California here I go

From Maggie's Farm, a link to a thoughtful treatment of what extreme success in one area does to the population mix of a hot town like San Francisco, since the area of hot success is suitable for a completely different demographic from what used to succeed there.  Rents stay in the stratosphere, so obviously it's not that the town is literally emptying out.  Still, the whole county sees the phenomenon of the California boat people.   Some are emptying out just as others are pouring in. It's happening fast enough to be unusually disruptive.


raven said...

VDH talks about this all the time- California is layering- a very thin crust of the monied coastal "elites" on top and a vast sea of poor on the bottom. Sounds like this author only sees the top of the immigrant pile, gushing about all the talented tech workers at her job, as if they represented some mean of the influx.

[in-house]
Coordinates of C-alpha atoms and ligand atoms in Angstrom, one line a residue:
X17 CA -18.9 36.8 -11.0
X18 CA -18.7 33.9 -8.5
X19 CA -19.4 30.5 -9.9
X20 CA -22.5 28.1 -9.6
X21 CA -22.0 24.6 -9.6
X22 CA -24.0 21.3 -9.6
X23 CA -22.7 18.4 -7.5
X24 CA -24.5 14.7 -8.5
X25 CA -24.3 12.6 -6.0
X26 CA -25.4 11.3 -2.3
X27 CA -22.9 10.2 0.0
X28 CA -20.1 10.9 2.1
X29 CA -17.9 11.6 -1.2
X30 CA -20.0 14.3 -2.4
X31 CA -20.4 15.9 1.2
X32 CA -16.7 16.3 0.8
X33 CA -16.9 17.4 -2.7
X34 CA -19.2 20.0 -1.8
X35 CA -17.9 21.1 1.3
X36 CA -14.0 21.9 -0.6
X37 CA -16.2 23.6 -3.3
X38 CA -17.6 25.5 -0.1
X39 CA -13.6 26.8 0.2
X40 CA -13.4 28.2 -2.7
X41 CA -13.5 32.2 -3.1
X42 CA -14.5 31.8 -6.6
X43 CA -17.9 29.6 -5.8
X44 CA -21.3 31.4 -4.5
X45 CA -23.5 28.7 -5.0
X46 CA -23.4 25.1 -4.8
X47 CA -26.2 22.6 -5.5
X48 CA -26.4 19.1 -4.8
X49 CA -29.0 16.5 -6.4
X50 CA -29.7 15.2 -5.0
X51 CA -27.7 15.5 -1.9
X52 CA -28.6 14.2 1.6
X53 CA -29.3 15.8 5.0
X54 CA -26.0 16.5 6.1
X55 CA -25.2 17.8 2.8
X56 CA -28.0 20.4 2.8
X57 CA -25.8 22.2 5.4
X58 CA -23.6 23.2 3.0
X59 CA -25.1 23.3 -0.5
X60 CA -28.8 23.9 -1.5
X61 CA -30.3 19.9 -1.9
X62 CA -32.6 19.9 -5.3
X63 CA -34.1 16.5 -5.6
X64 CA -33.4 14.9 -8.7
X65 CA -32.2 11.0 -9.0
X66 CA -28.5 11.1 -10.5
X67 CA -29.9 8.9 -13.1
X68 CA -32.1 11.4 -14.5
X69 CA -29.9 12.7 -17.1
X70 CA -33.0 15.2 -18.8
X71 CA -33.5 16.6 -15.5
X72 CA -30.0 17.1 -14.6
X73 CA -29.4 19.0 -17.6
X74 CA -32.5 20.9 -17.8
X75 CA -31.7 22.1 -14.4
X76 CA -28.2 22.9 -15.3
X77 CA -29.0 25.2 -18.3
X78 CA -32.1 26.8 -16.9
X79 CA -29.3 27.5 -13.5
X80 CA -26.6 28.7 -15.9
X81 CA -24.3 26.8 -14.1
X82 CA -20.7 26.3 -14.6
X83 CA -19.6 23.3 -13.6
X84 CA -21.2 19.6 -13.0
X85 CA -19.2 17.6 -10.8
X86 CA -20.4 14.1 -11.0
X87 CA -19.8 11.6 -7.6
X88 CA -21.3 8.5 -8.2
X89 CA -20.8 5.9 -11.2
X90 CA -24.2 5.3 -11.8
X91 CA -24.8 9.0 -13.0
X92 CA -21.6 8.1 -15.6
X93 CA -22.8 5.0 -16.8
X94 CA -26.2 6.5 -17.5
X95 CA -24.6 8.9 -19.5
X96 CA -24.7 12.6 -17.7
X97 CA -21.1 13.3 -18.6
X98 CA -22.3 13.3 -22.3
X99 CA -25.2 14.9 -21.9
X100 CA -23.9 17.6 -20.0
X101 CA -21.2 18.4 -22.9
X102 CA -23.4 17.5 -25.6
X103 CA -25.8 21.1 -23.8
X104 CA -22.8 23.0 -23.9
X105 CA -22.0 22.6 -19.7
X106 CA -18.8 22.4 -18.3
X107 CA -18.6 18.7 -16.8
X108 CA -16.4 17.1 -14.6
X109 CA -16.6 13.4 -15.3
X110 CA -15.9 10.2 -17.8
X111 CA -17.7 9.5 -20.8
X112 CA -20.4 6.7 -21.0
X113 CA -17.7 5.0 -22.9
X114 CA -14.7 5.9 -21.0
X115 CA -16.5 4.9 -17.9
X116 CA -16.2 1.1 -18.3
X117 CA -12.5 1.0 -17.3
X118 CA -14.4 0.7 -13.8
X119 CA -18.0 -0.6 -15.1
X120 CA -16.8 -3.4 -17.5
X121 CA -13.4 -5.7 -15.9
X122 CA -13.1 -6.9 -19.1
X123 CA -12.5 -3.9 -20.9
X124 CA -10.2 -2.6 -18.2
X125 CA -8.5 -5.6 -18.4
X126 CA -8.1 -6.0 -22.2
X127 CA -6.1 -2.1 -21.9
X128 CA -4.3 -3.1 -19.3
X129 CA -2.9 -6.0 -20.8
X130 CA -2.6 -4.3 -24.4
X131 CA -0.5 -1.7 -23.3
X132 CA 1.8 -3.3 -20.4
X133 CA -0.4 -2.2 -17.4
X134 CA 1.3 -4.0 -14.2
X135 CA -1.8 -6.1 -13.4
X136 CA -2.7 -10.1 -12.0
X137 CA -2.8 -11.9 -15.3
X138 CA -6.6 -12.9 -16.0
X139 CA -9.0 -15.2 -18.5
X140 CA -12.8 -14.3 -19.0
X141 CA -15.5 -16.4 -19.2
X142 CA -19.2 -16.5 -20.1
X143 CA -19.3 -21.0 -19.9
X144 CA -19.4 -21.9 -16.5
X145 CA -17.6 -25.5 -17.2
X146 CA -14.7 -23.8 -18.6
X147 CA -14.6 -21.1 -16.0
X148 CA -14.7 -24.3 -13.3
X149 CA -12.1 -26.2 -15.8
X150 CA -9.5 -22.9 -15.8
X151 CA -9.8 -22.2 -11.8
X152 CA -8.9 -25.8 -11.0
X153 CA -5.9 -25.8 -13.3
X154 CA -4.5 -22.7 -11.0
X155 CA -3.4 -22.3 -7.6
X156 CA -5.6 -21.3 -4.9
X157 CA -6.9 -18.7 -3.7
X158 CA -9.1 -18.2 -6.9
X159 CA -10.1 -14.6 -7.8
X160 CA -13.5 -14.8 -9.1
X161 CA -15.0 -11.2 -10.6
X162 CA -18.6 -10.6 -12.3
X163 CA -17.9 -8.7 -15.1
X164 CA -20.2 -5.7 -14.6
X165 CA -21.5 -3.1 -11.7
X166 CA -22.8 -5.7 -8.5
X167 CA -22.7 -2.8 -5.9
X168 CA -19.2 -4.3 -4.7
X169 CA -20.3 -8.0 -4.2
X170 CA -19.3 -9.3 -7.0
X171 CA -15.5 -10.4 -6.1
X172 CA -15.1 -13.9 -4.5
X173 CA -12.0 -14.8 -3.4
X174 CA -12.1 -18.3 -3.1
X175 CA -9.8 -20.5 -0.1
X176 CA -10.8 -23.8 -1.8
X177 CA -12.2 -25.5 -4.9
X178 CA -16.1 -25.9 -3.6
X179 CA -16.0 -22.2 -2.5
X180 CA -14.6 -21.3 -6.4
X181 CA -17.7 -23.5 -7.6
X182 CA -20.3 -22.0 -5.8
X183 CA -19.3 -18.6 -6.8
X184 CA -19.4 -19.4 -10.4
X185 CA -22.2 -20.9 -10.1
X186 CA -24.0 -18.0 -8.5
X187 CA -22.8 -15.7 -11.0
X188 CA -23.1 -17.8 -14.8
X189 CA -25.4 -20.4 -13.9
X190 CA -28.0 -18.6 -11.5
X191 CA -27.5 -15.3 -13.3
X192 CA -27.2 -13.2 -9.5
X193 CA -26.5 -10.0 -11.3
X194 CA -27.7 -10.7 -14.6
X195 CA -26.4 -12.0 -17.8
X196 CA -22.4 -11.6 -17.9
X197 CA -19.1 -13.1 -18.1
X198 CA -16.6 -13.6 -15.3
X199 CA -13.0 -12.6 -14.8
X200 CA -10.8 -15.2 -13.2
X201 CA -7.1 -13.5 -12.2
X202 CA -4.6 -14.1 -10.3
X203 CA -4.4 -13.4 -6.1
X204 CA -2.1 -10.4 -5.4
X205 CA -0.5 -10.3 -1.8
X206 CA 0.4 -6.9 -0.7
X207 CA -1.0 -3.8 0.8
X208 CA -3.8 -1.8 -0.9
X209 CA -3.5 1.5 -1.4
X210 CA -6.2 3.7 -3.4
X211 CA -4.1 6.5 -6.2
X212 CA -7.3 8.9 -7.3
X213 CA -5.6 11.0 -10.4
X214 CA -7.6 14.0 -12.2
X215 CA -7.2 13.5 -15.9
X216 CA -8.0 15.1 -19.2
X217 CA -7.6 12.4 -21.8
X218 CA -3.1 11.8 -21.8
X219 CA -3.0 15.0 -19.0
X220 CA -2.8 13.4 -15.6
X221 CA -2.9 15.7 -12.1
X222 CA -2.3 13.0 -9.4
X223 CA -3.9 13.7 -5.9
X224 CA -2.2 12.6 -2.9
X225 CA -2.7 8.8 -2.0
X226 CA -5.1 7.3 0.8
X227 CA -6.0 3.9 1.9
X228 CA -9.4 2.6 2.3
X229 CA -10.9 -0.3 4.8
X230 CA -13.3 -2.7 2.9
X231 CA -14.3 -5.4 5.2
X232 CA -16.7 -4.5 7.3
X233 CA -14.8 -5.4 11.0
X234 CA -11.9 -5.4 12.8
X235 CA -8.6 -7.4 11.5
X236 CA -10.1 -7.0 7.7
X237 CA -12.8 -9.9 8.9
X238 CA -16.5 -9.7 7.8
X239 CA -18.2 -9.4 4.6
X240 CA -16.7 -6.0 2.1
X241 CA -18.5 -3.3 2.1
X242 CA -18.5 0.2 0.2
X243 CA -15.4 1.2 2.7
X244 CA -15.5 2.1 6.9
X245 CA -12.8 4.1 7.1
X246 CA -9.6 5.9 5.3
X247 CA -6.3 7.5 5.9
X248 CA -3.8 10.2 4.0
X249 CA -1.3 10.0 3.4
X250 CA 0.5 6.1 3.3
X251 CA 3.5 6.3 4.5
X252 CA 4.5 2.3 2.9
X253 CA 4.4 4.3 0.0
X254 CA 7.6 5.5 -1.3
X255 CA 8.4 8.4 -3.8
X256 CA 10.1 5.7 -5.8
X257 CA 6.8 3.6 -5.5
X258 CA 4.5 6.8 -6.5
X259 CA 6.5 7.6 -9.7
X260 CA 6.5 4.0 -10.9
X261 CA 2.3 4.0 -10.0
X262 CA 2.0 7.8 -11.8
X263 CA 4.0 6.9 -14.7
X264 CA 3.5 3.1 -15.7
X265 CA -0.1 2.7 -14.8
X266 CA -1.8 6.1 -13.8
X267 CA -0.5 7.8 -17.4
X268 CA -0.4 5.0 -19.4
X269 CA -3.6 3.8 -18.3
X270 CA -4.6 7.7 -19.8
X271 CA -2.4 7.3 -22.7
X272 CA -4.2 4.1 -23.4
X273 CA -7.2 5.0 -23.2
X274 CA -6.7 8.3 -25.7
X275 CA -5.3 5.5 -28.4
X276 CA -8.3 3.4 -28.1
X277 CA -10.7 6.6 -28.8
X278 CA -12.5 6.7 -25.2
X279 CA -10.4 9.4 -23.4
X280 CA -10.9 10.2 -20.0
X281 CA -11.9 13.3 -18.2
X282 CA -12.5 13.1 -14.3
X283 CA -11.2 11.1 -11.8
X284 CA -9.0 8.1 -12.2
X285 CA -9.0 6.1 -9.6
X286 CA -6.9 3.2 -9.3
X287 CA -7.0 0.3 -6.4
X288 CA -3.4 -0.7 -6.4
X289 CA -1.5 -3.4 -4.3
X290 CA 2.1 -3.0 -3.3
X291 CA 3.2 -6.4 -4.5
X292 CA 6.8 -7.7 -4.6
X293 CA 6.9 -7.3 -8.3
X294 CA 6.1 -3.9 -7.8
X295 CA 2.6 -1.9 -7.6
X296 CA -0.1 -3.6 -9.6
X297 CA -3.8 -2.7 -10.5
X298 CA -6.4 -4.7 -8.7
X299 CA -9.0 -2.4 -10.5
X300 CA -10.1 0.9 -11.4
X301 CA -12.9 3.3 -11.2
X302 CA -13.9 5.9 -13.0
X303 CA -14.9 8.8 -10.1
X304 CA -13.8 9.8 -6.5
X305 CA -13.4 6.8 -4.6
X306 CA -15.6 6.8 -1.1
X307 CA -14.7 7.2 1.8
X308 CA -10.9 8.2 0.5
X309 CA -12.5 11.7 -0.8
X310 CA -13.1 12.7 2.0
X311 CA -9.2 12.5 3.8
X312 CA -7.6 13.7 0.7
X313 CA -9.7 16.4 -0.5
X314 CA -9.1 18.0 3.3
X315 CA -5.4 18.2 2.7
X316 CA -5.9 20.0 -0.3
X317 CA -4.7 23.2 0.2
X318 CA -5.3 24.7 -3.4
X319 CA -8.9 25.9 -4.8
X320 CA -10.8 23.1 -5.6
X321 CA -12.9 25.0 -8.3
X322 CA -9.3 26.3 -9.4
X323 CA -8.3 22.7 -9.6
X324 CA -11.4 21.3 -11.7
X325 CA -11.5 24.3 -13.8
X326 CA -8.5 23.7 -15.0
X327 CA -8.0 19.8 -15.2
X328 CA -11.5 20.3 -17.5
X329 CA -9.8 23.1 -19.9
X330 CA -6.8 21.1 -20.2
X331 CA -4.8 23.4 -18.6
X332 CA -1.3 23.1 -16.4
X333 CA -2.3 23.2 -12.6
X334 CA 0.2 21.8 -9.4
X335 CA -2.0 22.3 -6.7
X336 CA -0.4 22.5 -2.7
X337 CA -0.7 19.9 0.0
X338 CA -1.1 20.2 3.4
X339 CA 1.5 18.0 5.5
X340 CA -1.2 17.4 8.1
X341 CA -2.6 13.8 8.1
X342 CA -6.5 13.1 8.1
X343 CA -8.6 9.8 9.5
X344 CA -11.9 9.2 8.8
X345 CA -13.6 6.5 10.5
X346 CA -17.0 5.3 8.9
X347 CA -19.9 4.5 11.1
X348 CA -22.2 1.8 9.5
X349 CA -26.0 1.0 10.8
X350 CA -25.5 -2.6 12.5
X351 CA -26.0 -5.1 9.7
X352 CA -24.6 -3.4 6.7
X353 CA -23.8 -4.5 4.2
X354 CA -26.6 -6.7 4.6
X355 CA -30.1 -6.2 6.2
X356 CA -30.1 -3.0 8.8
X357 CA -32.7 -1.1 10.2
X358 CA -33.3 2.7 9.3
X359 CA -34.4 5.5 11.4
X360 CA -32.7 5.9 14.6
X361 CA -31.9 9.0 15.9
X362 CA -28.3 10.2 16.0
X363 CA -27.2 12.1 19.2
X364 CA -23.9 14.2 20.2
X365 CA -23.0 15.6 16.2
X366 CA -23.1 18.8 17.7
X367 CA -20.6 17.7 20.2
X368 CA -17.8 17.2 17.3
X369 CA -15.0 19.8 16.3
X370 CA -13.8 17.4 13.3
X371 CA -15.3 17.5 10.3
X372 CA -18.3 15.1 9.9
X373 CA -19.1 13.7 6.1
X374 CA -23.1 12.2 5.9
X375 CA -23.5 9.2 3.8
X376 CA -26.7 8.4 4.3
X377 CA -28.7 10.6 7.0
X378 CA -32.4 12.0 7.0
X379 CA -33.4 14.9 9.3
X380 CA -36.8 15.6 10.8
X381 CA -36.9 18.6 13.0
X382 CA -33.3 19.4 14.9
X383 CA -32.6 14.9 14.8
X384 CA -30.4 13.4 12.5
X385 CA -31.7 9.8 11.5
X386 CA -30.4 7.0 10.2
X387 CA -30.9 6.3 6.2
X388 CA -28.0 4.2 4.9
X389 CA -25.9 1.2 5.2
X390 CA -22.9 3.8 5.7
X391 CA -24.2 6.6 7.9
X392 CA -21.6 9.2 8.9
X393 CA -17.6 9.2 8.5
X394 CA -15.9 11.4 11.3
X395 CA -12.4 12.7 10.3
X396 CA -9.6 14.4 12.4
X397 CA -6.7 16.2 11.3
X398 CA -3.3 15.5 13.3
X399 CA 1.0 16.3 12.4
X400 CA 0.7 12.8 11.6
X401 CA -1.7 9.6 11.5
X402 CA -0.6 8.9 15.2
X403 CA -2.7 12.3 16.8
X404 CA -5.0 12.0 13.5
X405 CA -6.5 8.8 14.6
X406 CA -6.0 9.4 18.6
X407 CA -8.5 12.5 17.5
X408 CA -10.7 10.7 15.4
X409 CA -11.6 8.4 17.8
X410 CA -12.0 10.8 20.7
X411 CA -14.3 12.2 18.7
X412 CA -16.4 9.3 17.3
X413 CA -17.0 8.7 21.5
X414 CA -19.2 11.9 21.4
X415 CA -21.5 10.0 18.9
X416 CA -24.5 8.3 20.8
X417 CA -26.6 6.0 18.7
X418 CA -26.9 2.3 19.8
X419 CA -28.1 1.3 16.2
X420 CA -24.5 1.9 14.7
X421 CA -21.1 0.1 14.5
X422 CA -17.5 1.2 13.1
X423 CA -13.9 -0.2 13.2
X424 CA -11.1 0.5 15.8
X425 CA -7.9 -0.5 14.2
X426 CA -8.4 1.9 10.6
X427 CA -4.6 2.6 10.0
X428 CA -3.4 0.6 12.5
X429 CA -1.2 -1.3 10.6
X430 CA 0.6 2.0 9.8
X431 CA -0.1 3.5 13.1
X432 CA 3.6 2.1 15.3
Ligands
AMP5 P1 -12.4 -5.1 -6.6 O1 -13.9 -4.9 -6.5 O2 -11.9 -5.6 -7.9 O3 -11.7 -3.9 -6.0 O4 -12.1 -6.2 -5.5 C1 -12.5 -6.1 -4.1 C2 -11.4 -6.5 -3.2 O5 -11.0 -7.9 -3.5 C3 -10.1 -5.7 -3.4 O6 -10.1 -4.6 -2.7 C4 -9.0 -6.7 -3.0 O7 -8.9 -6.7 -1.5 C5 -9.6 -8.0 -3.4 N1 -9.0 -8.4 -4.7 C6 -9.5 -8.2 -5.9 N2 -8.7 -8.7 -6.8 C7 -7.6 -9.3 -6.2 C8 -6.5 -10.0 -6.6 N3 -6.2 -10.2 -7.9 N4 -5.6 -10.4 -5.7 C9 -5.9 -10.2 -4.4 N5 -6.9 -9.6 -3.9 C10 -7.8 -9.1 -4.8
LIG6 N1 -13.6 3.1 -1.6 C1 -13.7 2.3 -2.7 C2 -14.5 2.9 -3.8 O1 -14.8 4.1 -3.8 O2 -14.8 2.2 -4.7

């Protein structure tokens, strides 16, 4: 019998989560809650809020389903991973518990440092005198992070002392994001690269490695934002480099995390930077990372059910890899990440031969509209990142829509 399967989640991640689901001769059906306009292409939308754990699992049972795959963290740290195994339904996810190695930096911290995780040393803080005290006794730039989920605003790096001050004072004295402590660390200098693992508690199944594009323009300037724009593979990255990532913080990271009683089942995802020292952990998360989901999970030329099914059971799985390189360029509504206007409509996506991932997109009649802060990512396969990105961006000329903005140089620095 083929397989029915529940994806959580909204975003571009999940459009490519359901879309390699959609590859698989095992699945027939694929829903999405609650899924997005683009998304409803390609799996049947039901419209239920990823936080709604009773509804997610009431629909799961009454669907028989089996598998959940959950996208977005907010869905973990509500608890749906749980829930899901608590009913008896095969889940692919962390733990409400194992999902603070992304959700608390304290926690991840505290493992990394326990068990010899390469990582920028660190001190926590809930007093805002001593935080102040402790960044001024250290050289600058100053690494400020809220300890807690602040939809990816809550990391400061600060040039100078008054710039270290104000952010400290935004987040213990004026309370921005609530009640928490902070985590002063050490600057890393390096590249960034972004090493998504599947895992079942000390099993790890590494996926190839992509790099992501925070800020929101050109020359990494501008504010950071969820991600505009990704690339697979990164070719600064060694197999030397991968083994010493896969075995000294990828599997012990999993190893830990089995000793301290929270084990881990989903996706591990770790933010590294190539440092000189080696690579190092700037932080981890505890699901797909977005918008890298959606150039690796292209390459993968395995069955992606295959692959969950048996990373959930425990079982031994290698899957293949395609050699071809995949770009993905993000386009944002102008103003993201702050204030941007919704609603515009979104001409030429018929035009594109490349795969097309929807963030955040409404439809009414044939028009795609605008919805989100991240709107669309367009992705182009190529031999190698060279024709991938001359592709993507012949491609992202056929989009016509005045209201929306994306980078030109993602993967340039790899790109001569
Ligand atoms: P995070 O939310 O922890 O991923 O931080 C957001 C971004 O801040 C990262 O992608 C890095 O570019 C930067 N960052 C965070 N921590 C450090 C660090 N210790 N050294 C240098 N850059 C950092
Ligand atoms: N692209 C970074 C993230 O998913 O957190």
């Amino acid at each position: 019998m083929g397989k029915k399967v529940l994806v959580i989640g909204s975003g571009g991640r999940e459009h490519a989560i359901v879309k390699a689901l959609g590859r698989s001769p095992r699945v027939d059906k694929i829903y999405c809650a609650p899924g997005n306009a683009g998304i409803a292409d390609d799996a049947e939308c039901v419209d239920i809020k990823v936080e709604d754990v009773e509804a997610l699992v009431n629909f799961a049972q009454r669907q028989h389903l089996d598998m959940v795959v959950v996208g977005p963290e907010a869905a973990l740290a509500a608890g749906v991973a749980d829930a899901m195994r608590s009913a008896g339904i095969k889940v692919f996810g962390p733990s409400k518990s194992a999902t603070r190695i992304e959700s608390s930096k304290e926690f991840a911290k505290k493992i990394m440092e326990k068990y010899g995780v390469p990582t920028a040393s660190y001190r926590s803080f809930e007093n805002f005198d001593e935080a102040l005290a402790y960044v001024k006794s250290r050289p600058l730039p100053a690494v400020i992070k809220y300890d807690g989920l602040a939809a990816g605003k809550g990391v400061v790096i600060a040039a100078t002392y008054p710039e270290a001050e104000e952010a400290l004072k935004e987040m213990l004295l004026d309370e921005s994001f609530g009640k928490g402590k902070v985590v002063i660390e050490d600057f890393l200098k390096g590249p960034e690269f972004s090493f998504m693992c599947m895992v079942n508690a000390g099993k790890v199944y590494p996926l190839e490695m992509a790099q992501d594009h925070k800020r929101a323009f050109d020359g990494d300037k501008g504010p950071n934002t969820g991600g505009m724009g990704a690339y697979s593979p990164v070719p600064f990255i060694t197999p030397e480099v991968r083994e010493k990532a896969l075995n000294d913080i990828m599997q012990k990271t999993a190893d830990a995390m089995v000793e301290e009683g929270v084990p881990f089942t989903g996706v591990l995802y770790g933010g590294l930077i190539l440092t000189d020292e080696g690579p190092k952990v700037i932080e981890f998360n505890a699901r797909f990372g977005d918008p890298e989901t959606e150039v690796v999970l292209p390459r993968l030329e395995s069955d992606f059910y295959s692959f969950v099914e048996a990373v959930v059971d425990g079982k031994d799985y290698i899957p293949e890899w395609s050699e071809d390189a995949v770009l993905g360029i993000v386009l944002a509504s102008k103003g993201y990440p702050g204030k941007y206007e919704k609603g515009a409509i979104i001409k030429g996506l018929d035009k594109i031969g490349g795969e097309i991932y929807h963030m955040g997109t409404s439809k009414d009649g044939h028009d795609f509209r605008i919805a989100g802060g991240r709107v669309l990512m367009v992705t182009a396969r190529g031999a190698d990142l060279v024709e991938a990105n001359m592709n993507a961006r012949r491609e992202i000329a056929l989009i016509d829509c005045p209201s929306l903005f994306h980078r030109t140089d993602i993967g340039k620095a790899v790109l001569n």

And yes, mostly, we hate the influx of Californians into our formerly conservative states, not because of who they are, but because of what they do. I would be willing to place a bet, though, that the loudest and most angry anti-Californians are the special people in Portland and Seattle, defending their claim to being the hippest of the hip.

I see them all the time- the cute little Washington State shaped window stickers, with "Roots", or "I love WA" on them. I want to discombobulate those folks with a
sticker that says, WA + D = CA

douglas said...

My work takes me into contact with a wide range of people- I've been in homes worth tens of millions of dollars in Bel Air, and humble little houses in Van Nuys, and it's like two different universes. There is no question in my mind that the middle has been shrinking here in CA for some time, both because lower middle jobs have become lower class jobs with increased competition, and the upper middle is higher and harder to reach because of increased costs, particularly home prices and health insurance.

It's exactly where you don't want to be heading as a society.